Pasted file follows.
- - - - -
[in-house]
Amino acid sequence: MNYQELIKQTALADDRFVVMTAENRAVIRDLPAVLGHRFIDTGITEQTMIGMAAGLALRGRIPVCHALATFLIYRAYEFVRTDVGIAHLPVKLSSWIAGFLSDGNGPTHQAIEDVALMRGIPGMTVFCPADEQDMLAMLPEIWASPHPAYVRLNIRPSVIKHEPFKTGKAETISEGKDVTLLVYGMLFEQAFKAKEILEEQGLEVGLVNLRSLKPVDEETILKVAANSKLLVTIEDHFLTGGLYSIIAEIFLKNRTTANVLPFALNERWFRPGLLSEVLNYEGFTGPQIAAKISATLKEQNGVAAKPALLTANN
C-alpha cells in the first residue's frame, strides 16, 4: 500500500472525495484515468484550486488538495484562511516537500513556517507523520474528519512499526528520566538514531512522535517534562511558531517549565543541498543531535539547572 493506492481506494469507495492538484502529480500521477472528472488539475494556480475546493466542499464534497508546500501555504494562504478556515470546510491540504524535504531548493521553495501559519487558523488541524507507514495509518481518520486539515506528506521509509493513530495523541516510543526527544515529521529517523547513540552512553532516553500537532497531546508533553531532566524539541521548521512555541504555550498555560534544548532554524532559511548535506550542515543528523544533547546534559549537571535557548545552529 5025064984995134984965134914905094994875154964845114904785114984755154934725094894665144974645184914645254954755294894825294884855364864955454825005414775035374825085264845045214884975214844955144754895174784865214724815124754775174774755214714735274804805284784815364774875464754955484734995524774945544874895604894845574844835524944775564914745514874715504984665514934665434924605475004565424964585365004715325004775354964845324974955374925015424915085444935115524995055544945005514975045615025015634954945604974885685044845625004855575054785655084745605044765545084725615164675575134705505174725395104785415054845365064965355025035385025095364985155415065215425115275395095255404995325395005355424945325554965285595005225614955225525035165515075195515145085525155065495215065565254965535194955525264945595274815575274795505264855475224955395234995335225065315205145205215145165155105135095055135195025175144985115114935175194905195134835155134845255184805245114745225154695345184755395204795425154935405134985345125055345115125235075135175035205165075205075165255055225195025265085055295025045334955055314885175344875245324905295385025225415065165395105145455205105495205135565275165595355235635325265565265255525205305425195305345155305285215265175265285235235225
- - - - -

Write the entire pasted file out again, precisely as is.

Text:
[in-house]
Amino acid sequence: MNYQELIKQTALADDRFVVMTAENRAVIRDLPAVLGHRFIDTGITEQTMIGMAAGLALRGRIPVCHALATFLIYRAYEFVRTDVGIAHLPVKLSSWIAGFLSDGNGPTHQAIEDVALMRGIPGMTVFCPADEQDMLAMLPEIWASPHPAYVRLNIRPSVIKHEPFKTGKAETISEGKDVTLLVYGMLFEQAFKAKEILEEQGLEVGLVNLRSLKPVDEETILKVAANSKLLVTIEDHFLTGGLYSIIAEIFLKNRTTANVLPFALNERWFRPGLLSEVLNYEGFTGPQIAAKISATLKEQNGVAAKPALLTANN
C-alpha cells in the first residue's frame, strides 16, 4: 500500500472525495484515468484550486488538495484562511516537500513556517507523520474528519512499526528520566538514531512522535517534562511558531517549565543541498543531535539547572 493506492481506494469507495492538484502529480500521477472528472488539475494556480475546493466542499464534497508546500501555504494562504478556515470546510491540504524535504531548493521553495501559519487558523488541524507507514495509518481518520486539515506528506521509509493513530495523541516510543526527544515529521529517523547513540552512553532516553500537532497531546508533553531532566524539541521548521512555541504555550498555560534544548532554524532559511548535506550542515543528523544533547546534559549537571535557548545552529 5025064984995134984965134914905094994875154964845114904785114984755154934725094894665144974645184914645254954755294894825294884855364864955454825005414775035374825085264845045214884975214844955144754895174784865214724815124754775174774755214714735274804805284784815364774875464754955484734995524774945544874895604894845574844835524944775564914745514874715504984665514934665434924605475004565424964585365004715325004775354964845324974955374925015424915085444935115524995055544945005514975045615025015634954945604974885685044845625004855575054785655084745605044765545084725615164675575134705505174725395104785415054845365064965355025035385025095364985155415065215425115275395095255404995325395005355424945325554965285595005225614955225525035165515075195515145085525155065495215065565254965535194955525264945595274815575274795505264855475224955395234995335225065315205145205215145165155105135095055135195025175144985115114935175194905195134835155134845255184805245114745225154695345184755395204795425154935405134985345125055345115125235075135175035205165075205075165255055225195025265085055295025045334955055314885175344875245324905295385025225415065165395105145455205105495205135565275165595355235635325265565265255525205305425195305345155305285215265175265285235235225